Bait and Switch Tactics, Loss Leader Strategies, and Evangelism

Bait and Switch Tactics, Loss Leader Strategies, and Evangelism January 25, 2023

Hendricks Lincoln-Mercury of Kokomo, Indiana showed off a new Montclair Convertible on their showroom floor, 1955; Creative Commons. If only Jesus had offered the rich young ruler a shiny new convertible in exchange for his soul, he just might have signed the deal!

How often have you come across bait and switch tactics or loss leader strategies in business? Have you ever witnessed such tactics and strategies in evangelism, that is, when people share about Jesus with others in the hope they will convert and become Christians? Let’s define the terms to make clear what we are discussing.

Cornell Law School defines “bait and switch” in these terms:

A “bait and switch” takes place when a seller creates an appealing but ingenuine offer to sell a product or service, which the seller does not actually intend to sell. This initial advertised offer is “the bait.” Then the seller switches customers from buying the advertised product or service that the seller initially offered into buying a different product or service that is usually at a higher price or has some other advantageous effect to the advertiser. This is the “switch.” Normally, the switched product that the consumer buys is usually at a higher purchase price, an increased profit for the seller, or may have a less marketable characteristic than the product advertised.

The Corporate Finance Institute defines “loss leader” as follows:

A loss leader pricing strategy, a term common in marketing, refers to an aggressive pricing strategy in which a store prices its goods below cost to stimulate sales of other, profitable goods. With such a pricing strategy, a business is selling its goods at a loss to lure customer traffic away from competitors. In contrast to predatory pricing, loss leader pricing is aimed toward stimulating other sales of more profitable goods.

Have you ever come across such strategies in religion and evangelism? Here’s an example. A Pagan friend and guest speaker told my world religions class one year that Christians have invited him out for coffee under the pretext of friendship. It was simply a cover for evangelizing him. He referred to that strategy as bait and switch. It’s not that they didn’t drink coffee, but that the conversation was not what was promised, that is, simply to cultivate a friendship. This move came at a high price. The Christian lost his trust.

Speaking of lost or loss, let’s consider “loss leader.” Years ago, a student from Romania told me that Western missionaries arrived after the fall of Romanian communism and a dictatorship. Pastors in Romania had spoken of how “costly” the gospel was prior to the end of oppression. In contrast, those from the West importing an American version of the Christian faith after oppression ended spoke of the gospel being “free”. No doubt, the latter message has a certain appeal, but how accurate was it?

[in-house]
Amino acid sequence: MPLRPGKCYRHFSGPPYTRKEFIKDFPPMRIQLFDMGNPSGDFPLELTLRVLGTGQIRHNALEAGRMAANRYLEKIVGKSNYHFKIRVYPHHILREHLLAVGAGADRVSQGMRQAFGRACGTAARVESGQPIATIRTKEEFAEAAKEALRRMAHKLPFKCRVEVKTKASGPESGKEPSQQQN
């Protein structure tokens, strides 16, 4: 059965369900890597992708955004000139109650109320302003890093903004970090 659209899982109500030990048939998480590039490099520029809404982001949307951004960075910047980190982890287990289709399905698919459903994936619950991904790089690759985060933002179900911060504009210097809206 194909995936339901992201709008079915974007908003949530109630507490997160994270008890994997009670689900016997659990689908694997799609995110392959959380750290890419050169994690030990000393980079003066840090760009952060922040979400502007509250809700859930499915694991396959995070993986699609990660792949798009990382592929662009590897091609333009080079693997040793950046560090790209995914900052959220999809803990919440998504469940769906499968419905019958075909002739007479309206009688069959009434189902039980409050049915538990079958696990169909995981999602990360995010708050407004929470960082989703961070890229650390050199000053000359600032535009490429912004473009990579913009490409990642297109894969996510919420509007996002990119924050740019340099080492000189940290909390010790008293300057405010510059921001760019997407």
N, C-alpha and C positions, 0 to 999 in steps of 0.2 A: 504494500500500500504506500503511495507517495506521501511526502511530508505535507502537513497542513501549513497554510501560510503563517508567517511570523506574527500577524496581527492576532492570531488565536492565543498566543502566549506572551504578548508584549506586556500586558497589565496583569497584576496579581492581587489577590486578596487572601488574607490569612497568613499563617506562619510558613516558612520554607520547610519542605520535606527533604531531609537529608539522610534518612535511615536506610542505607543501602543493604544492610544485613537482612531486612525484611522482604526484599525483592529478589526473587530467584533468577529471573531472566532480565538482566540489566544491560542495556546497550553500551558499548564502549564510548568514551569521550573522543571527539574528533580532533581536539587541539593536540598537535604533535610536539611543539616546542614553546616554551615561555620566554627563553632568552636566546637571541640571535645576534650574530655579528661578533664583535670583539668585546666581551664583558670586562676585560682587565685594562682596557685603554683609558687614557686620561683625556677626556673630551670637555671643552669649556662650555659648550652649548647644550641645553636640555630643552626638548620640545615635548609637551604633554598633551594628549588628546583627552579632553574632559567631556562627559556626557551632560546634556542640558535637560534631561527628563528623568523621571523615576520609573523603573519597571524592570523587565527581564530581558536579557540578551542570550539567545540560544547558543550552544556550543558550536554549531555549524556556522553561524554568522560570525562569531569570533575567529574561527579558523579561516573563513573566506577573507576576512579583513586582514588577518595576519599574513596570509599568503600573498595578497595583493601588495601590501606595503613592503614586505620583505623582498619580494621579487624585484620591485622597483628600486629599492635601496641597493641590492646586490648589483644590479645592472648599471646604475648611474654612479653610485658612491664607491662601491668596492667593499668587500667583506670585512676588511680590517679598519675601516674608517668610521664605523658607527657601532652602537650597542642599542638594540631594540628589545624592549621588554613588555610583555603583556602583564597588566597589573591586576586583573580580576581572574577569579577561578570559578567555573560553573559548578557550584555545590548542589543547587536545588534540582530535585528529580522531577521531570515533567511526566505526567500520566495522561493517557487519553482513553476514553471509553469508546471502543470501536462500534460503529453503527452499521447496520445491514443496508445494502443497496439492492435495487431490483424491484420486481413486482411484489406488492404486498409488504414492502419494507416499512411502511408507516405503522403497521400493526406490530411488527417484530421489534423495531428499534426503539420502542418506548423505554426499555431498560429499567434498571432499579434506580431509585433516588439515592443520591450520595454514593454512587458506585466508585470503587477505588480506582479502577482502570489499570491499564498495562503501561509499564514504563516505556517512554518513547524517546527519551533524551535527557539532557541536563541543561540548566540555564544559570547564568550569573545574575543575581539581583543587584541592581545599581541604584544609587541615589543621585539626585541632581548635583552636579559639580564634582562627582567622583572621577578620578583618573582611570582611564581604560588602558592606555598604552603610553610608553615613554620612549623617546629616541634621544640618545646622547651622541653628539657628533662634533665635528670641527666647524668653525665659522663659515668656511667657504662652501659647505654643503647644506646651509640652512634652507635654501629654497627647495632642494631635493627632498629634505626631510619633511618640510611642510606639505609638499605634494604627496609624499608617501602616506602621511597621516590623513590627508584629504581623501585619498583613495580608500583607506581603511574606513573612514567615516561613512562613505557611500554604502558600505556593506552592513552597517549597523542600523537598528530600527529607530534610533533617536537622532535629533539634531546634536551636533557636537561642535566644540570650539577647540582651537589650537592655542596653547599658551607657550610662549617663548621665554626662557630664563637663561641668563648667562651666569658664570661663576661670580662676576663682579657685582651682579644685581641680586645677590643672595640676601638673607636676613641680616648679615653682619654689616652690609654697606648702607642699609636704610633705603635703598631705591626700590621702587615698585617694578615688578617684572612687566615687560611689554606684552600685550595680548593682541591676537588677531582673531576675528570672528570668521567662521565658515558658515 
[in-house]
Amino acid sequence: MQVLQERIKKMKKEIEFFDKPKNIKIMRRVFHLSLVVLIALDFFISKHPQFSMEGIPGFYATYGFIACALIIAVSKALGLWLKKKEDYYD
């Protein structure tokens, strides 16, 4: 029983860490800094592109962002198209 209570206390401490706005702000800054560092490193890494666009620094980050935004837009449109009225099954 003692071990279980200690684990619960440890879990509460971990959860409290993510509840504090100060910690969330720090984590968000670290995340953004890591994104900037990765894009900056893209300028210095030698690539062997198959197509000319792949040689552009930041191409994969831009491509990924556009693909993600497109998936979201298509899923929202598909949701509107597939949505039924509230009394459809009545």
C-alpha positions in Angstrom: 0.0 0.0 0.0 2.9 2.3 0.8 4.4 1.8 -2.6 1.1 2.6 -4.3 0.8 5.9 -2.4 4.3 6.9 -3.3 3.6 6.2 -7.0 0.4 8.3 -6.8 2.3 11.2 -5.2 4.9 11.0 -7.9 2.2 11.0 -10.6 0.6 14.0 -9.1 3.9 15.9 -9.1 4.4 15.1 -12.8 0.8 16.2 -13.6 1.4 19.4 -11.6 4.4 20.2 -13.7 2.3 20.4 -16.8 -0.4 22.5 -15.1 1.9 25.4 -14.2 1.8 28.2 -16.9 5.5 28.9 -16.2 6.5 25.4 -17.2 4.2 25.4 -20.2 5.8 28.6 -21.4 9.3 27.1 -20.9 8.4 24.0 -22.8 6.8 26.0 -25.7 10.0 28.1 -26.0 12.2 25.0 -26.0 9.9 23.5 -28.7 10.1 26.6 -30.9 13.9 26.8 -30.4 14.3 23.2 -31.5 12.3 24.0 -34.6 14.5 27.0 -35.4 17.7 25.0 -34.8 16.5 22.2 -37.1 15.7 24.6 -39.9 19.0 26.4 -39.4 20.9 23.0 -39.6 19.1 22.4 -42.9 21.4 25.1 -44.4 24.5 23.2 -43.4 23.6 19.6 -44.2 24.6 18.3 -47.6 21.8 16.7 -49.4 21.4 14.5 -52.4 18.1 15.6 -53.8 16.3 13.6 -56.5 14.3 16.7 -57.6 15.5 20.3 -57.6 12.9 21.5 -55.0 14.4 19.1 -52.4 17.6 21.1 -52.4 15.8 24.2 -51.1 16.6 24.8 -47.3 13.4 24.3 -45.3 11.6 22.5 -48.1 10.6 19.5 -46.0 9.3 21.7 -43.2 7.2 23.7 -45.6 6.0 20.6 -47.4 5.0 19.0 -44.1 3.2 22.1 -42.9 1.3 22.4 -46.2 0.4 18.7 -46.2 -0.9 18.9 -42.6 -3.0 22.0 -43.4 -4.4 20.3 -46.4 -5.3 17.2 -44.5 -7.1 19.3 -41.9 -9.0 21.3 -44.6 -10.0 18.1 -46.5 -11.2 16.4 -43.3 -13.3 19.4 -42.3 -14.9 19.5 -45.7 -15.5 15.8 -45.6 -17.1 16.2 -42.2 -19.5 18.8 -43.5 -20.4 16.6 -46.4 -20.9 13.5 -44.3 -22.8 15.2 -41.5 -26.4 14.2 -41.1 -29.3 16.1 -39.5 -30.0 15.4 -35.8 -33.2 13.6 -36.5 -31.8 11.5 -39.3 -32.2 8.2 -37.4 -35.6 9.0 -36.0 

Surely, God freely and graciously loves us and sent his Son Jesus to die for our sins when we were still God’s enemies: “But God demonstrates his own love for us in this: While we were still sinners, Christ died for us” (Romans 5:8). Still, eternal life with him requires the investment of our lives, not just his own. There can be no such thing as an intimate, meaningful relationship if only one party is fully invested. In the case of Romanian Christians before the fall of communism, there was no such thing as a “get out of jail free” card.

Jesus did not engage in bait and switch or loss leader tactics. He told the rich young ruler who asked him what he must do to inherit eternal life that he must sell all his possessions, give the proceeds to the poor, and follows Jesus:

“Teacher, what good thing must I do to get eternal life?”

Jesus answered, “If you want to be perfect, go, sell your possessions and give to the poor, and you will have treasure in heaven. Then come, follow me.”

When the young man heard this, he went away sad, because he had great wealth.

Then Jesus said to his disciples, “Truly I tell you, it is hard for someone who is rich to enter the kingdom of heaven. Again I tell you, it is easier for a camel to go through the eye of a needle than for someone who is rich to enter the kingdom of God” (Matthew 19:16, 22-24; NIV).

There was no small, fine print, no switch, no low-cost option of salvation, no promise of a shiny new car, to lure him in to charge him for a far more expensive version, or a costly life. Jesus was up front and came as advertised. What might evangelism look like if we followed Jesus’ example rather than resort to bait and switch and loss leader ploys?

About Paul Louis Metzger
Paul Louis Metzger, Ph.D., is Professor of Christian Theology & Theology of Culture, Multnomah University & Seminary; Director of The Institute for Cultural Engagement: New Wine, New Wineskins; and Author and Editor of numerous works, including Consuming Jesus: Beyond Race and Class Divisions in a Consumer Church (Eerdmans, 2007) and The Gospel of John: When Love Comes to Town (InterVarsity, 2010). You can read more about the author here.
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